Seven Ways to Get Started With Big Data

    Big Data enables organizations to target audiences much more precisely and at a much more personal level, thereby increasing customer loyalty. Many companies are beginning to realize the benefits of Big Data and are starting to use their customer data more effectively, leading to much better insight on consumer buying patterns/preferences etc. Ultimately, this is allowing companies to increase their cross selling opportunities and build better relationships with their customers. With the advent of Big Data, companies now have an opportunity to harness the power of real-time information and use analytics to interact with their consumers in real time.

    Smart companies are realizing that unleashing the power of Big Data insights is the key to staying ahead. And, while it may seem like a daunting task, companies that are making Big Data and analytics a cornerstone to their sales and marketing strategy are undoubtedly ahead of their competition.

    The benefits of Big Data should be clear: understanding your customer, improving customer loyalty and gaining competitive advantage.  So how do you start? This slideshow features seven tips identified by Frank Palermo, senior vice president – Technical Solutions Group, Virtusa, to help you get started.

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    Click through for seven tips on getting started with Big Data, as identified by Frank Palermo, senior vice president – Technical Solutions Group, Virtusa.

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    This sounds simple but it’s an important first step. If you are not collecting the data that is being produced, there is no way to reap the benefits of the insights. At first, collect more than you think necessary. This doesn’t mean you need to keep everything long term, but you won’t know until you start to collect. The good news is that open source tools like Hadoop serve as good storage options, enabling organizations to cost-effectively store all their multi-structured data, such as Web server logs, sensor data, email, social feeds and extensible markup language (XML) data.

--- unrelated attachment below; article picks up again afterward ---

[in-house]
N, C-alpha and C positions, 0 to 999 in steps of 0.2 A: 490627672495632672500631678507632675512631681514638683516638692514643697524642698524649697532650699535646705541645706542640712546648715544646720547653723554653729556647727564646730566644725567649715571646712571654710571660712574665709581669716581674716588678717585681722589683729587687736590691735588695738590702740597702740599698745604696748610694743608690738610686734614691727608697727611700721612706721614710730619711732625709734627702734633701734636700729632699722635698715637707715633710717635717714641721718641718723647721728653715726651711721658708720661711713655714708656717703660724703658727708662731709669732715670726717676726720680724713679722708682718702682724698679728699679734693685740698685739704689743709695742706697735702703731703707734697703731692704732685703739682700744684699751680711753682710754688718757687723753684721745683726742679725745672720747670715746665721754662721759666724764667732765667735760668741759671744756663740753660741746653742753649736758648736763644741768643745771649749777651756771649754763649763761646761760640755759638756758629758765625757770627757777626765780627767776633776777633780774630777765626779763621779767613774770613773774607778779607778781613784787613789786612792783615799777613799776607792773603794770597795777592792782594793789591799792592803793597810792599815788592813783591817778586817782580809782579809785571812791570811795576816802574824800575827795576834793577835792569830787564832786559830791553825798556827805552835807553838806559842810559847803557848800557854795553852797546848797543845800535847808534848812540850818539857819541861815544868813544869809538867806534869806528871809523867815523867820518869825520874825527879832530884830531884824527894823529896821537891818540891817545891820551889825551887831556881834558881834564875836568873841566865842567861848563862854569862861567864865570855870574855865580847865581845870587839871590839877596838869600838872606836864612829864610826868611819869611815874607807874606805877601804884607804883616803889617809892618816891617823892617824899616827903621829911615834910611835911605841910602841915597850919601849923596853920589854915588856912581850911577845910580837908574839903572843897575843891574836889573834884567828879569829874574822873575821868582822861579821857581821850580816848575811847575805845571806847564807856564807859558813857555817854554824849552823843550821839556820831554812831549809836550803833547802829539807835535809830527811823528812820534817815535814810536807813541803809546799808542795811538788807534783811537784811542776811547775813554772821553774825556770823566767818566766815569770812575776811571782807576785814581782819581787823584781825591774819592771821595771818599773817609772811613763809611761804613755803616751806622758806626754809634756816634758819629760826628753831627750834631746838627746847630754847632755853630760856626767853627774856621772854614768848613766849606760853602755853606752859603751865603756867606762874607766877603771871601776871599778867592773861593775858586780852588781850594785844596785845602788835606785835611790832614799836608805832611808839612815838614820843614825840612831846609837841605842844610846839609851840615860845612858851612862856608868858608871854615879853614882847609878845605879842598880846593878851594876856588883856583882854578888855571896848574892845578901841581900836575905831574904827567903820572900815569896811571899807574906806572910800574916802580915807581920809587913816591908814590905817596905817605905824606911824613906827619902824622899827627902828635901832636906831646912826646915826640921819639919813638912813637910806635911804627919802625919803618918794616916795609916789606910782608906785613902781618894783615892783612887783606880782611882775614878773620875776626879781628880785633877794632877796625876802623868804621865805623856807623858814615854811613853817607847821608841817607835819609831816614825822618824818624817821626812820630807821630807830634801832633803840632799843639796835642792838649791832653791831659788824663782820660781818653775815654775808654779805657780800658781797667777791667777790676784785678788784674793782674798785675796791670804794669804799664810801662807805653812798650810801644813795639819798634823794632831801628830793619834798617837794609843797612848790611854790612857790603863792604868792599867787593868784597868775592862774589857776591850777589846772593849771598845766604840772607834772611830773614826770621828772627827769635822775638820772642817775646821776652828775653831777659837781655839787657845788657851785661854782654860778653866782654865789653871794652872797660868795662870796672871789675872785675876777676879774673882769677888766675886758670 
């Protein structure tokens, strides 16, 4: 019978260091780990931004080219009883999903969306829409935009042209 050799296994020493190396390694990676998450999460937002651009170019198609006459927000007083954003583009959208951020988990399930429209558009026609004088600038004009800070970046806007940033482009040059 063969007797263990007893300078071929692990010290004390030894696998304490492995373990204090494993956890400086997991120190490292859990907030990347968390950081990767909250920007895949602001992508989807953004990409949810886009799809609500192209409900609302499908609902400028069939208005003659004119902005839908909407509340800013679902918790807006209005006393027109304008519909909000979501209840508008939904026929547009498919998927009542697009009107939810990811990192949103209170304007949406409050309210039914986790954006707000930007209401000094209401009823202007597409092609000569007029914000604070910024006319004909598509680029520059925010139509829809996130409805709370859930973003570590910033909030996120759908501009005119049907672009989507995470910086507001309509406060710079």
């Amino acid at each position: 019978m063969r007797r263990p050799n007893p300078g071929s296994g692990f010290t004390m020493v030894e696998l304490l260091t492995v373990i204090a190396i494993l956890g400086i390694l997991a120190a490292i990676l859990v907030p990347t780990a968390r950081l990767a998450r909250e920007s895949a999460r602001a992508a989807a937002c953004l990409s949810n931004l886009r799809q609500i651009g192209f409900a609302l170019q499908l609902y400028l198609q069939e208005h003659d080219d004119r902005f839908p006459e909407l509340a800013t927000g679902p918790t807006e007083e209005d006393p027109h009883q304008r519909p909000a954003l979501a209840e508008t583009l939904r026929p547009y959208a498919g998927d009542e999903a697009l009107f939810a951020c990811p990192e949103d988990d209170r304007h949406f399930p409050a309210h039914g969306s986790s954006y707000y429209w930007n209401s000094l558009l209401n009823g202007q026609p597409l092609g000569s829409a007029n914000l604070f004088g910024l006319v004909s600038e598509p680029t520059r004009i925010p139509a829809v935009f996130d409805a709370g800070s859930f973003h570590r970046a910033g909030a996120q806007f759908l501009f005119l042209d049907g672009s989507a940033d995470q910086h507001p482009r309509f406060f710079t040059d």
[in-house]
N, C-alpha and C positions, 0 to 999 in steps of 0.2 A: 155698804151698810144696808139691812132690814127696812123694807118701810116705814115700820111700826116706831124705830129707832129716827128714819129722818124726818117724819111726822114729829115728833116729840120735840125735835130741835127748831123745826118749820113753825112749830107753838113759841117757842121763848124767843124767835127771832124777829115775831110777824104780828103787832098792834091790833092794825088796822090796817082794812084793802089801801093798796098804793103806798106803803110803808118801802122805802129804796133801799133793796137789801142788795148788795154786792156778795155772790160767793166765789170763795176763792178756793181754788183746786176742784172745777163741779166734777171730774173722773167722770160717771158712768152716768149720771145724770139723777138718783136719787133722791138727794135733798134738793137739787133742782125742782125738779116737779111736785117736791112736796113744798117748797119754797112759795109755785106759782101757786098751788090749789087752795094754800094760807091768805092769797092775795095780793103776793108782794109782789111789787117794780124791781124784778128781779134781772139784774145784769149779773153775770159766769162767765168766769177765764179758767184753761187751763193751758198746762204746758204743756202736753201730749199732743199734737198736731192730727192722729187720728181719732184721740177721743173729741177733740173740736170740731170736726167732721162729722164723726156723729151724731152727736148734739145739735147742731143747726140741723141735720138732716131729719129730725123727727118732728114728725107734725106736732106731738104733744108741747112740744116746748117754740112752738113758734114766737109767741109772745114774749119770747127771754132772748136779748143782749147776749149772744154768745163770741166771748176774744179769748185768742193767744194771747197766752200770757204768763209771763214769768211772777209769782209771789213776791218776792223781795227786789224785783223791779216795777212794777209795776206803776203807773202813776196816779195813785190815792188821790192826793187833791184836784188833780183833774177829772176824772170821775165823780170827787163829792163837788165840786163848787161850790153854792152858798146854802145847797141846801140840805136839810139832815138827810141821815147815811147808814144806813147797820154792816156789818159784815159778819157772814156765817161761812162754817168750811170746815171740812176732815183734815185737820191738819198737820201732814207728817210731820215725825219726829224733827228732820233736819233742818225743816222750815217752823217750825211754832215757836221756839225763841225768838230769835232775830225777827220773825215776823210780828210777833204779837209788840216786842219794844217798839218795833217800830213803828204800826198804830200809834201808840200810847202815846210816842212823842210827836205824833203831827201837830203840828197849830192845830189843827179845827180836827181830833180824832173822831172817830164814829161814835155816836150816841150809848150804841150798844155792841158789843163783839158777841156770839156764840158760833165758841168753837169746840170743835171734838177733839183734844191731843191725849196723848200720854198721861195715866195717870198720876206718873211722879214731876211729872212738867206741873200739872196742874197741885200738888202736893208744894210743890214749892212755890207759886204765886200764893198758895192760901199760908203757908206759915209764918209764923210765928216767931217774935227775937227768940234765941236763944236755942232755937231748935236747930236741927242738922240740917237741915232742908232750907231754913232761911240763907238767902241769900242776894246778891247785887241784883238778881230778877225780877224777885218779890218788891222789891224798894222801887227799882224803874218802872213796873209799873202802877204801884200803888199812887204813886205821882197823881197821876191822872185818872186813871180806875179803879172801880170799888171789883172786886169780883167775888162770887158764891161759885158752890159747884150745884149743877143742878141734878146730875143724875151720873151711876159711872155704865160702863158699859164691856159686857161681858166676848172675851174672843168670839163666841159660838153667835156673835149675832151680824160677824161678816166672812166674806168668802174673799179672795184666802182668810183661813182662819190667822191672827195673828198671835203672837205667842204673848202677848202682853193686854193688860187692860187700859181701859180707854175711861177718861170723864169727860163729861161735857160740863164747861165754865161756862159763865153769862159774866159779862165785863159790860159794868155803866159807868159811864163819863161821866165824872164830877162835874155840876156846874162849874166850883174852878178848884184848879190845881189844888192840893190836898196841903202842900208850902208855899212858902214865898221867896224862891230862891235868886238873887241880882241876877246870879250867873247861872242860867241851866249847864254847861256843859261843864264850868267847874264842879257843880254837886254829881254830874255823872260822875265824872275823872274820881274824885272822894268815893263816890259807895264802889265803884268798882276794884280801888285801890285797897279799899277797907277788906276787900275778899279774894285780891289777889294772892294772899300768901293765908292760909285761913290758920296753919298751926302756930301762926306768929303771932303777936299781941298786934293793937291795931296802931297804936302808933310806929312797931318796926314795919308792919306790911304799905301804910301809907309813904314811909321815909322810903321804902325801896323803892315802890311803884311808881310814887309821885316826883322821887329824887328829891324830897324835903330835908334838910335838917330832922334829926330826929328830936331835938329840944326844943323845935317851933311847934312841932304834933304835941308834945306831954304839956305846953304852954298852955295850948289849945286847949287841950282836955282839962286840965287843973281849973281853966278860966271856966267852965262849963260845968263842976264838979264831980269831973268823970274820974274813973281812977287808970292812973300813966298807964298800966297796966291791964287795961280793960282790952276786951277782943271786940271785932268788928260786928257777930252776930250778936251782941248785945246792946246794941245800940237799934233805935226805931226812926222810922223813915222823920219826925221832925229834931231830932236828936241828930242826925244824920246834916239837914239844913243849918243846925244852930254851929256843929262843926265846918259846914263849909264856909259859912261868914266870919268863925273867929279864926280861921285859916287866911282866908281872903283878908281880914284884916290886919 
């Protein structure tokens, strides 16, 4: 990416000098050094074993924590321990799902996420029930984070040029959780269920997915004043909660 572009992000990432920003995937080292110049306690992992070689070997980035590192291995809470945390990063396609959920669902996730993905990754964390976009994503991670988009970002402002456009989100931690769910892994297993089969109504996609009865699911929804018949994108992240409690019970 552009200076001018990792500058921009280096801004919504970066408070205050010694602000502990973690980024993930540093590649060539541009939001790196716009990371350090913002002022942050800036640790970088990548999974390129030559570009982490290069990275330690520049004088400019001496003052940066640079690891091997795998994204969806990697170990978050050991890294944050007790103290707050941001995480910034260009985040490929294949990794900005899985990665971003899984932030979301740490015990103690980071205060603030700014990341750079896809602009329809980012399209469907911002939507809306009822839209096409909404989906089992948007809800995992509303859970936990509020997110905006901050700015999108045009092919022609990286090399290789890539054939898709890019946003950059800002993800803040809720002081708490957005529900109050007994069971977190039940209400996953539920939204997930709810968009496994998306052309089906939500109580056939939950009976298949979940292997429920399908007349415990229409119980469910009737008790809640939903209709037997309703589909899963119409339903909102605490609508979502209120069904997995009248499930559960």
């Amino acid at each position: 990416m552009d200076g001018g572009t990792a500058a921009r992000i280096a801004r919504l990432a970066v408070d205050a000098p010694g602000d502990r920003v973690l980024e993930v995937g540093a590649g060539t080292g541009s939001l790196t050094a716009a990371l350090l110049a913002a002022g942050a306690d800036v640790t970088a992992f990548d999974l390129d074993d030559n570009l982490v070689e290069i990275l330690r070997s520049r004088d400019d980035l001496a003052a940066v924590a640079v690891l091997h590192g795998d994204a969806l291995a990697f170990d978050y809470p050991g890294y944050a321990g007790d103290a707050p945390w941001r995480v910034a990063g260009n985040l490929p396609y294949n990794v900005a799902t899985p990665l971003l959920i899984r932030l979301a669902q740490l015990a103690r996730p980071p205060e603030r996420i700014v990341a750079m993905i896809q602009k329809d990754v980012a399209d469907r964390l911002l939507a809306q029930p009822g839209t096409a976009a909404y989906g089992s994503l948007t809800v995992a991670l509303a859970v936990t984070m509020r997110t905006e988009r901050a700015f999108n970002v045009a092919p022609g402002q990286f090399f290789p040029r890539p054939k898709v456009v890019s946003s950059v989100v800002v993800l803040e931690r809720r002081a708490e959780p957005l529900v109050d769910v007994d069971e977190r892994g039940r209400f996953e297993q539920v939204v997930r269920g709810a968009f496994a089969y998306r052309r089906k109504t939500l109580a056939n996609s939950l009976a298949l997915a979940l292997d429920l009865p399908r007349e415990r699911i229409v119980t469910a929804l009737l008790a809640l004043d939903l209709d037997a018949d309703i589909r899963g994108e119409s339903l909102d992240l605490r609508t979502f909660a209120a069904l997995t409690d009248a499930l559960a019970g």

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    Perform a value analysis on the data you are collecting. If you analyzed the data more closely, which data sets have the potential to provide business advantages? What data could potentially give you a competitive advantage or help you better serve your customers? Once the data is organized and prioritized, you’ll be able to better decide which data sets you’d like to begin to analyze. It’s also a good idea to reduce the amount of data being processed into unique data sets. Tools such as Hadoop Map Reduce provide an abstraction framework for performing basic analytics.    

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    Processing Big Data is not about replacing your data management systems; it’s about complementing those environments. Big Data processing tools (like Hadoop and others) will not replace traditional warehouse and BI platforms in your organization. In fact, Hadoop isn’t the only way to solve Big Data problems. Most traditional enterprise data warehouse platforms such as TeradataOracle ExadataIBM Smart Analytics and EMC Greenplum all have solutions for dealing with large amounts of data. The bottom line is, ensure that you are integrating your Big Data strategy with your current data warehouse and BI platforms.

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    Instead of trying to figure out how much additional infrastructure you will need for processing and analyzing your Big Data, consider using the cloud. Many cloud-based solutions such as Amazon Web Services offer subscription-based services such as Elastic MapReduce (EMR) or DynamoDB (a NoSQL database) for processing Big Data. Google’s cloud application hosting service, AppEngine, also offers a MapReduce tool.

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    As you integrate Big Data into your BI framework, it is critical to provide self-service access for business users so they can benefit from the insights in Big Data. Providing intuitive, drag and drop fields to perform custom and iterative analysis is extremely powerful in helping to identifying where the opportunities are within Big Data. This will also help identify which data is most valuable and refine what is stored and processed.

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    Historically data governance is considered to be very late in the data management lifecycle. This frequently results in organizations storing redundant data. It is important to establish a business drive policy and oversight for Big Data early in the lifecycle. Business teams must own their Big Data and executives must provide adequate sponsorship. Proper business cases should provide clear ROI and highlight the depth of data analysis required, as well as the key metrics and analytics that can be implemented or extended with a Big Data project.

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    Understanding how to approach Big Data can be a daunting task for organizations, especially for enterprise data management teams who are consumed with the day-to-day data processing requirements. It’s important to set up a dedicated, parallel team to help. They will need to work with business stakeholders and existing data experts within the organization. New skills will be required not only in Hadoop but in other related technologies. Companies should consider turning to external consulting organizations to assist in developing a strategy for Big Data and to execute the initial implementations. This can accelerate the integration of a Big Data processing into your enterprise data management platforms.

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